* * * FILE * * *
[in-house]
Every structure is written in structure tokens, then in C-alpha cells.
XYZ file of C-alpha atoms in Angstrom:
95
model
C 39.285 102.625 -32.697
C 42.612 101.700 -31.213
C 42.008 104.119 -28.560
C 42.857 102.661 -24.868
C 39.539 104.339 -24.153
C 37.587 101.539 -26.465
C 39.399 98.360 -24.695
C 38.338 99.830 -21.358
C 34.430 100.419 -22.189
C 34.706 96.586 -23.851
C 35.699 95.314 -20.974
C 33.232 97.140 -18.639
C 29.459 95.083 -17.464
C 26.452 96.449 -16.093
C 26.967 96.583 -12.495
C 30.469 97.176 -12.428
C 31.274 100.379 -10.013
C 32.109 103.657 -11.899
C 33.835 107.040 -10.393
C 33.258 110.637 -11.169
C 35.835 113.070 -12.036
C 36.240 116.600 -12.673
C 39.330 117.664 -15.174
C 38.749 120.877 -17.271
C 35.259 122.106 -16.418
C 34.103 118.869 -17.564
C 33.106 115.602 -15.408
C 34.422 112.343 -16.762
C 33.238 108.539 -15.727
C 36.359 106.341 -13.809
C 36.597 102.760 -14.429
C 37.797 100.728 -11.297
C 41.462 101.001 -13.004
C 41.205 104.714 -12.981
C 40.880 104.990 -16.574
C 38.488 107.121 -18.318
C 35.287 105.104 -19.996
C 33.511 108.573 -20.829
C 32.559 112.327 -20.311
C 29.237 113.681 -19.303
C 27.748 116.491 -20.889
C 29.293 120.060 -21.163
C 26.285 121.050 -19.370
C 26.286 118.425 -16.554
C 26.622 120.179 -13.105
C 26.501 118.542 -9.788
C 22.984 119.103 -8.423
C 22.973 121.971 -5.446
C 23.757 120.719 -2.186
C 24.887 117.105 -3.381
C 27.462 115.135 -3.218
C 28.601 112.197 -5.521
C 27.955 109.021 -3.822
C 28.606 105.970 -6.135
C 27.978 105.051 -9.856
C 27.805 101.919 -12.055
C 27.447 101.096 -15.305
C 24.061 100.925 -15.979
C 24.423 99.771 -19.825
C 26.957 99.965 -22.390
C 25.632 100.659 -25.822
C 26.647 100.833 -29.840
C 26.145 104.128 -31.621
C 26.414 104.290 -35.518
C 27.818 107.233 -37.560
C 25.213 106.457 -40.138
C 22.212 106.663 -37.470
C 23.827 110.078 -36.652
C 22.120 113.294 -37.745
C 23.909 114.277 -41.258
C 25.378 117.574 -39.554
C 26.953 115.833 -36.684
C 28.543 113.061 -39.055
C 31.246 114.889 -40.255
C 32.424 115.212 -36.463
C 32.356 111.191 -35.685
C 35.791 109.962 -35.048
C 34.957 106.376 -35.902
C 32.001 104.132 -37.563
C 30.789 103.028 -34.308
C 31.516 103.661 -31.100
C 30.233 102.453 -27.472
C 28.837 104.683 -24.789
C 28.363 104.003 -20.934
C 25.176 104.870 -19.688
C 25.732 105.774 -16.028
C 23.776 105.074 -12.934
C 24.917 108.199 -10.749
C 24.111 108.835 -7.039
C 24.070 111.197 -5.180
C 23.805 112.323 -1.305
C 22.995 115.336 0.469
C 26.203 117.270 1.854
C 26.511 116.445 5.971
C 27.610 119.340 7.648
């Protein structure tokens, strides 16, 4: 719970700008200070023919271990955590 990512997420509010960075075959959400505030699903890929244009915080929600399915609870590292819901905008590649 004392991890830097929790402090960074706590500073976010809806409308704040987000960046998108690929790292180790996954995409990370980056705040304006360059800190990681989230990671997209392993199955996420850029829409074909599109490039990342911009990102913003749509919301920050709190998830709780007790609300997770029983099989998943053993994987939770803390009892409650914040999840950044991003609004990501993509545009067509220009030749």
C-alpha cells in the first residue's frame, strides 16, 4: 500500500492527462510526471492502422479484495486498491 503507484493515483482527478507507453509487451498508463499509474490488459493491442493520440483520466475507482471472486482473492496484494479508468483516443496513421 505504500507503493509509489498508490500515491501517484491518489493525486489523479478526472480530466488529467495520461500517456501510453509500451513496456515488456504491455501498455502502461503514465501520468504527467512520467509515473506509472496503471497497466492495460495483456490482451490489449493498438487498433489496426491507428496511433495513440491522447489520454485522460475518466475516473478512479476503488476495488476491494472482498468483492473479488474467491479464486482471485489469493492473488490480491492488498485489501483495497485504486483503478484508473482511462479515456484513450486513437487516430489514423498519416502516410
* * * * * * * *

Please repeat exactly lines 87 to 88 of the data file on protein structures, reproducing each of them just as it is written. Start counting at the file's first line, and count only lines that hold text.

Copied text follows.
C 30.233 102.453 -27.472
C 28.837 104.683 -24.789